Now Reading
Russian YouTuber complains about bilingual Malaysian tweets, gets roasted by Twitterjaya

Russian YouTuber complains about bilingual Malaysian tweets, gets roasted by Twitterjaya

In Malaysia, the English language is taught all the way from primary school right up until university. In fact, Malaysia is the top third country with the highest English proficiency in Southeast Asia.

Many Malaysians, especially those living in urban areas, can speak English really well. In fact, more often than not, we are bilingual (if not trilingual or quadrilingual considering many of us are also proficient in either Mandarin, Cantonese, or Tamil, too.)

So, it’s absolutely normal to hear us switch between any of these languages during conversations and when writing online.

However, it appears that our practice of bahasa rojak has left quite a number of foreigners completely confused when reading our tweets and comments online.

Russian YouTuber and Twitter user, @roman_nfkrz recently expressed this frustration in a funny little tweet.

Obviously, Twitterjaya didn’t miss a beat.

“Yo, I feel attacked. Please delete. But why do you care Roman? HAHAHAHA I did not expect you to mention my country. Anyway, thanks for coming to my TedTalk.”

“I know right? I have a tough time deciphering what they are saying as well. One minute they’re speaking in with the Northern dialects then they switch to the Kelantanese dialect. That’s not counting the Sarawak language. It makes…(?????????)”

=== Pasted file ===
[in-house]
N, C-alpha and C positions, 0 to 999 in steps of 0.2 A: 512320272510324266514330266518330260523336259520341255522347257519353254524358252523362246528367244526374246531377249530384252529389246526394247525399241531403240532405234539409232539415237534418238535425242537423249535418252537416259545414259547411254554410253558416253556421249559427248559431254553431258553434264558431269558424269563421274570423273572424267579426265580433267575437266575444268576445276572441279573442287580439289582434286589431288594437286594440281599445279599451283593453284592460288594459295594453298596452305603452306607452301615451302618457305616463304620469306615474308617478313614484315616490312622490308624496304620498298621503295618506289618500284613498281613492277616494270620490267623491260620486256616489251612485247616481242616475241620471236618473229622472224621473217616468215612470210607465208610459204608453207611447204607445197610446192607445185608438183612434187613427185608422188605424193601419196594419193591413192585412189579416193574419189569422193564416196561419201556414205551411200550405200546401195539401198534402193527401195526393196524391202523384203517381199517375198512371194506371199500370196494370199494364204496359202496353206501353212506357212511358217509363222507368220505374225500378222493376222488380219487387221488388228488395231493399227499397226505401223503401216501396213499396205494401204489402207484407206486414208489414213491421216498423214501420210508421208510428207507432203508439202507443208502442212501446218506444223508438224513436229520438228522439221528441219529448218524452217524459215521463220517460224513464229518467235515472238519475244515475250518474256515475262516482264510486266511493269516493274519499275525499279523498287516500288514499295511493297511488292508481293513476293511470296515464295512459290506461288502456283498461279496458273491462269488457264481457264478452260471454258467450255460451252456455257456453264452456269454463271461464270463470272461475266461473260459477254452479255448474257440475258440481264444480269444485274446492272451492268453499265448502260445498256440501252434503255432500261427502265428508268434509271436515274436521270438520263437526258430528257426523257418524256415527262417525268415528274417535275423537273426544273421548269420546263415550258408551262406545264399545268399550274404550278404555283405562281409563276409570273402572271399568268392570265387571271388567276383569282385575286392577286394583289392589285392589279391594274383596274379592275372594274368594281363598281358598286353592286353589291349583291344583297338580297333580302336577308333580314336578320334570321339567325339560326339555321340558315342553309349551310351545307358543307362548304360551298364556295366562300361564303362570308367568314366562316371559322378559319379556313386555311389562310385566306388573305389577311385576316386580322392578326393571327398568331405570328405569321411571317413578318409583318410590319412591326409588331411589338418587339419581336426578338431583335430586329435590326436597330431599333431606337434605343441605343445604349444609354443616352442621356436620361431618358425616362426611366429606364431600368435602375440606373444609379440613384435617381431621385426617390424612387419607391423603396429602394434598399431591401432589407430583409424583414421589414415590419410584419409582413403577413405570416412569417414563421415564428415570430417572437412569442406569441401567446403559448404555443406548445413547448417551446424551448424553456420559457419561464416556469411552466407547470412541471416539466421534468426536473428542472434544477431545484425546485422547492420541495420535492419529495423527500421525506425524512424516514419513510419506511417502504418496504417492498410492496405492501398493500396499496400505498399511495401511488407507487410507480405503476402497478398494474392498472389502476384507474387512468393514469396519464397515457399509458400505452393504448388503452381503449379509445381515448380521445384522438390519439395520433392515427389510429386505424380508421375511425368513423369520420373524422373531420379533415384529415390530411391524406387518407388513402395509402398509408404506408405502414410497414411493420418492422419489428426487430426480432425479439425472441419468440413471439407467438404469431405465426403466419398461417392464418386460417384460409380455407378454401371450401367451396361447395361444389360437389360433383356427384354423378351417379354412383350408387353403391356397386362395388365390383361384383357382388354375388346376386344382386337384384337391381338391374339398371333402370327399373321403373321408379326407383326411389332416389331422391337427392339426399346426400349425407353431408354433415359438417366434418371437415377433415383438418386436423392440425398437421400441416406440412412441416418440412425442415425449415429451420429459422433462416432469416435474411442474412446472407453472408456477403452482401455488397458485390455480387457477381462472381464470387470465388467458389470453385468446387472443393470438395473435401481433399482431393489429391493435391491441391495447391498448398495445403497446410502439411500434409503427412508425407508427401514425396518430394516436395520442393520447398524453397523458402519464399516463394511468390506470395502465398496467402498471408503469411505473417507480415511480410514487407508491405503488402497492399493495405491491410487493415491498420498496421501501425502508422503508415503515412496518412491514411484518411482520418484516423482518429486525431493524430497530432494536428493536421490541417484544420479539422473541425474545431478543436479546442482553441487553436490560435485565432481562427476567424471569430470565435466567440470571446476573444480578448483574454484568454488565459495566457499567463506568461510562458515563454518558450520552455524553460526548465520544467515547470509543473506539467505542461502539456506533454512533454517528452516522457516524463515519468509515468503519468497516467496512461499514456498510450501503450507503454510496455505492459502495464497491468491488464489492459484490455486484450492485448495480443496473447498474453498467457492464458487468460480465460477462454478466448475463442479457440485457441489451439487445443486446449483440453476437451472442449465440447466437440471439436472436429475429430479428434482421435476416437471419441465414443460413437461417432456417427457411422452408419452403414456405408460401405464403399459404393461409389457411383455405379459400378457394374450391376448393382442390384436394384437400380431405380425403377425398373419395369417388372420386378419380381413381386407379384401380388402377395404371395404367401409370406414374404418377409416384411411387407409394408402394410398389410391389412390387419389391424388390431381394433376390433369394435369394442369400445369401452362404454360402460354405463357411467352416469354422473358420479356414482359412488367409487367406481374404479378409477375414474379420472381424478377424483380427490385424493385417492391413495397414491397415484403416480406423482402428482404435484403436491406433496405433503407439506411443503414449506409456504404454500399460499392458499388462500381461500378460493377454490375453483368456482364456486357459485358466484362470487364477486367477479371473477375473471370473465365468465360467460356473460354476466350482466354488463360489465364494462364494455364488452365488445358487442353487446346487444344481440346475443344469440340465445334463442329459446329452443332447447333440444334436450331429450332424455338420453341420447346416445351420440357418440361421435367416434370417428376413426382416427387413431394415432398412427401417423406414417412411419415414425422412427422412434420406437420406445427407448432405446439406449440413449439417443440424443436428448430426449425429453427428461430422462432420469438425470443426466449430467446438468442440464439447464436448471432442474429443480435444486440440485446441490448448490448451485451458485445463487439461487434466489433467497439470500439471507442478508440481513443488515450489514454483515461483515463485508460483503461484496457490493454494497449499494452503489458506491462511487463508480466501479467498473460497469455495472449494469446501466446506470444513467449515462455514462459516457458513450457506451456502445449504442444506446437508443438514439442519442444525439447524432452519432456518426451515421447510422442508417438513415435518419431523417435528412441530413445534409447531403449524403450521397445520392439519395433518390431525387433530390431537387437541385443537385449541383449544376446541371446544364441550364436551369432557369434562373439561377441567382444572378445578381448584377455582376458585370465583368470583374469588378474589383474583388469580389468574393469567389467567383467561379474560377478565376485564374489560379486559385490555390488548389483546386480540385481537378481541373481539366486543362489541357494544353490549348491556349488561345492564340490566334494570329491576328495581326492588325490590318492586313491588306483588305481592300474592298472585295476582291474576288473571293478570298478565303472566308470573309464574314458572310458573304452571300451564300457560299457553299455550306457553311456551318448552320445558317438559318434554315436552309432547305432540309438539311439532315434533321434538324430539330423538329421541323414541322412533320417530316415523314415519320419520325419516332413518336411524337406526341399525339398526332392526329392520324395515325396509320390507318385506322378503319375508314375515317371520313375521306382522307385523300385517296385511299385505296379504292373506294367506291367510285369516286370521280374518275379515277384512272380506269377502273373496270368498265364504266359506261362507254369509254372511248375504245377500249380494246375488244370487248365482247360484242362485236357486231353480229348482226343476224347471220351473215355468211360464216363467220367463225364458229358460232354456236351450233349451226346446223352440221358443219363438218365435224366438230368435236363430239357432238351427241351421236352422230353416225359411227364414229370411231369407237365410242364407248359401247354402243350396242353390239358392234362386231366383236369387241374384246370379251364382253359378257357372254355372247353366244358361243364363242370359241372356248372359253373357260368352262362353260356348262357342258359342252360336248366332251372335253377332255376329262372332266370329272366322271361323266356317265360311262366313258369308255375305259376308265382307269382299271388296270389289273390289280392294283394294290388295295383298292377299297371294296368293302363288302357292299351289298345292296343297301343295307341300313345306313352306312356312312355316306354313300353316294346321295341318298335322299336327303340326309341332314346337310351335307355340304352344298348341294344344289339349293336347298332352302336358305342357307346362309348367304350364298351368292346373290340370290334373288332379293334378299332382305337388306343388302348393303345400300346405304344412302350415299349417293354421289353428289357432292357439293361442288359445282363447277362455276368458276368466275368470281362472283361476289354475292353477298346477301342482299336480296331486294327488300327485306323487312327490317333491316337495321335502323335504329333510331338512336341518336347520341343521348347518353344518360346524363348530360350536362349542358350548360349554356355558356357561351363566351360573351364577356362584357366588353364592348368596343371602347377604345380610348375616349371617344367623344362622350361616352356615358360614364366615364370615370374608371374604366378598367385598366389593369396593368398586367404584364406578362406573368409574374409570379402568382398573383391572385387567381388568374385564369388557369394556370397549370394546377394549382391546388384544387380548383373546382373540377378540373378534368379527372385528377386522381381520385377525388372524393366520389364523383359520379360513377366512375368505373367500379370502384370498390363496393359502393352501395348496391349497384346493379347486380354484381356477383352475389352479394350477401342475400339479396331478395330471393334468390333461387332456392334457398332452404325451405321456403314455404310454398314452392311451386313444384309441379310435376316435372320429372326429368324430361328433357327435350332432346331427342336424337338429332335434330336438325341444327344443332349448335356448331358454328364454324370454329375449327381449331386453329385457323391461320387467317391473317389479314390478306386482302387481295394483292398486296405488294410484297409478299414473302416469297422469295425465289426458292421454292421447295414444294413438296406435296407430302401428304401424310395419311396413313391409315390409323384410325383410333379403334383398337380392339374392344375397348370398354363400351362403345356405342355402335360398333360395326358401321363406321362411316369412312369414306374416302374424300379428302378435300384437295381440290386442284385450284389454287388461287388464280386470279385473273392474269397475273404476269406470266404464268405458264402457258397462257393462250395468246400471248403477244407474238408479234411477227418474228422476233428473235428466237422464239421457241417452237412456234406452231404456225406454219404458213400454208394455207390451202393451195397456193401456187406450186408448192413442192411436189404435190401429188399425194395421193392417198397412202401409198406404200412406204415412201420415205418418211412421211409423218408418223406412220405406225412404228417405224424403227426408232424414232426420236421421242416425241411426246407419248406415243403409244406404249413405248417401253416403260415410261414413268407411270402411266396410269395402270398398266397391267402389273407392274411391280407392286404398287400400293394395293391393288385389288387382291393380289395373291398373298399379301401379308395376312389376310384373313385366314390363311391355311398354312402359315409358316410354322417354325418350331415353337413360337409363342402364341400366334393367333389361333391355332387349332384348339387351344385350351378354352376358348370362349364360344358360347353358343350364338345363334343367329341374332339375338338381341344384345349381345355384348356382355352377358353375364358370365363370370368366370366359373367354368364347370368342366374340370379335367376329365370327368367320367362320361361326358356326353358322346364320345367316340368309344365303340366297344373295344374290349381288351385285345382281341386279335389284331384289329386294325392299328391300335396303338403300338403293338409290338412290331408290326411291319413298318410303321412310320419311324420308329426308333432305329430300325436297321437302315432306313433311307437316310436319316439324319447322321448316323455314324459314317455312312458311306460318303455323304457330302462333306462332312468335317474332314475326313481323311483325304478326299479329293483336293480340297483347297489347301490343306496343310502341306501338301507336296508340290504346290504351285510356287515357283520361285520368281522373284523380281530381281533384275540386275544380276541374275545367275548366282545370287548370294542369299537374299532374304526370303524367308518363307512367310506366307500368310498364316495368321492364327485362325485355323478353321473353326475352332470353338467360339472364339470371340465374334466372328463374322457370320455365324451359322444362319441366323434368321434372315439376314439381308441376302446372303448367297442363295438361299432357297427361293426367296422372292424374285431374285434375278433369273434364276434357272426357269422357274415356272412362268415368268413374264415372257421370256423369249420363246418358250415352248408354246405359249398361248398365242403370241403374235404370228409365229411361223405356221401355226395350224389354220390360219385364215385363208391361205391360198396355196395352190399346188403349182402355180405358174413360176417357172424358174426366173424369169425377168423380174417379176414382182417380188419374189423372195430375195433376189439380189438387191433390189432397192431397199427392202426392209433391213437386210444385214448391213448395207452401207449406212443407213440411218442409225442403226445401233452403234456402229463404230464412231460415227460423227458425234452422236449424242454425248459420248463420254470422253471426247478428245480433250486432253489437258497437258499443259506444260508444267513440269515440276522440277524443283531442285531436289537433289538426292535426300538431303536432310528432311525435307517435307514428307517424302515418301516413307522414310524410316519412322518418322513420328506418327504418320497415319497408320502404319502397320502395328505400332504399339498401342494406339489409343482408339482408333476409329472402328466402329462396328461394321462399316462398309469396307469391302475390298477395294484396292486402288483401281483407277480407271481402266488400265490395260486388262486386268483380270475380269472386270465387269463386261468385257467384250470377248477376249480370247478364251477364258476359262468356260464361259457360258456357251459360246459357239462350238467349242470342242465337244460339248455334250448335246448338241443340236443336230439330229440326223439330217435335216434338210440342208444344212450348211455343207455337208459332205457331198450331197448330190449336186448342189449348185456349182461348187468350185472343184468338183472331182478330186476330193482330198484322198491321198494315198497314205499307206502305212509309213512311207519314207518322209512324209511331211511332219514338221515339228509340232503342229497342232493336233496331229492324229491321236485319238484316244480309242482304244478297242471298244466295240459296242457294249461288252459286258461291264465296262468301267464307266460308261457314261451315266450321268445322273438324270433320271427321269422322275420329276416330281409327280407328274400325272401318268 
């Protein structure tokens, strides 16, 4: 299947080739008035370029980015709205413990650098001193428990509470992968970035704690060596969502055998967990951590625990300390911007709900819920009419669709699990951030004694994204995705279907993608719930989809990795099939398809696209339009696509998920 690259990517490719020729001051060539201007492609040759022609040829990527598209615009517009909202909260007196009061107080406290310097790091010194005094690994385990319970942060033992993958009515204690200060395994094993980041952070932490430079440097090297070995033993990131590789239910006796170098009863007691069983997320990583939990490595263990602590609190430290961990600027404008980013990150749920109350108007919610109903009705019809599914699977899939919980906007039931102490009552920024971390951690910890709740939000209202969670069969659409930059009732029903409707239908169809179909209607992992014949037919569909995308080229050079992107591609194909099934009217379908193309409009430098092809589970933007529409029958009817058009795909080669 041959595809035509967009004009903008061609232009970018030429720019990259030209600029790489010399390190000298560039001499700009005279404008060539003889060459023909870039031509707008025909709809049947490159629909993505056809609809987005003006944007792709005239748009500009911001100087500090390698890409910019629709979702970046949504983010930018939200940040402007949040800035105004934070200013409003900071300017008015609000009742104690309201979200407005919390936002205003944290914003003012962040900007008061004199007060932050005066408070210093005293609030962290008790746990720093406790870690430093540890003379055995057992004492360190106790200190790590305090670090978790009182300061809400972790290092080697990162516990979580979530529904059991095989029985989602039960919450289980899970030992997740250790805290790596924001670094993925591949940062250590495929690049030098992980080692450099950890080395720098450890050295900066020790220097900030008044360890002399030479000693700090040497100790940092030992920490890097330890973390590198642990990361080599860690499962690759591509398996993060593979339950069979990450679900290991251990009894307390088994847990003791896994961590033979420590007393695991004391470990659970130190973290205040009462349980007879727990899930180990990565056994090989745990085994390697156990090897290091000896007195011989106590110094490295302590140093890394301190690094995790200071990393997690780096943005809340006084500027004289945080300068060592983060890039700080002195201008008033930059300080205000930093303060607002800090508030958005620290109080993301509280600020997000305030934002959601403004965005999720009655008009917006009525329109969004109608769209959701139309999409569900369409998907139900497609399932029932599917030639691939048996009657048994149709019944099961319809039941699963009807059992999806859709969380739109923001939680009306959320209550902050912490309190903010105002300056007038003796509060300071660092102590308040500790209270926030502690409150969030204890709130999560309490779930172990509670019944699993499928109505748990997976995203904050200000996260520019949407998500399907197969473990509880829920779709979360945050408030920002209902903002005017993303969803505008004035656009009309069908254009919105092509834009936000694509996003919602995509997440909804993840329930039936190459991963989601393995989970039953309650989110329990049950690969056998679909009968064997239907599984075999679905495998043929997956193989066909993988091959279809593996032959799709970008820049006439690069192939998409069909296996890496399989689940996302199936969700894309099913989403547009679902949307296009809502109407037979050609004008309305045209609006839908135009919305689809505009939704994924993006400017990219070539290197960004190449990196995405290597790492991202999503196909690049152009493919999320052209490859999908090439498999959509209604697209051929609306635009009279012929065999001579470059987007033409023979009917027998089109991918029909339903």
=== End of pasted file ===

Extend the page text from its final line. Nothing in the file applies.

“Code mixing and code switching are sexy! Monolinguals can never. It is so satisfying to mix languages while speaking. Want to scold someone? Use your mother tongue. Want to converse? Use mixed language. Hotel? Trivago.”

“That’s the standard, Roman. It’s not Malaysian Twitter without it. How we type is kinda how we speak really.”

Twitterjaya also pointed out that we relate to this confusion when reading tweets by Indonesians and Filipinos too.


Meanwhile, Twitter users from Indonesia replied by flexing their ability to speak in multiple languages (Although, we have to admit that we have no idea what they’re saying)


And then Twitter users from other countries chimed in with their own experiences with people mixing languages.


Is it just us or does it seem like most countries with an official language other than English are more likely able to mix their mother tongue with the widely spoken language?

© 2024 The Rakyat Post. All Rights Reserved. Owned by 3rd Wave Media Sdn Bhd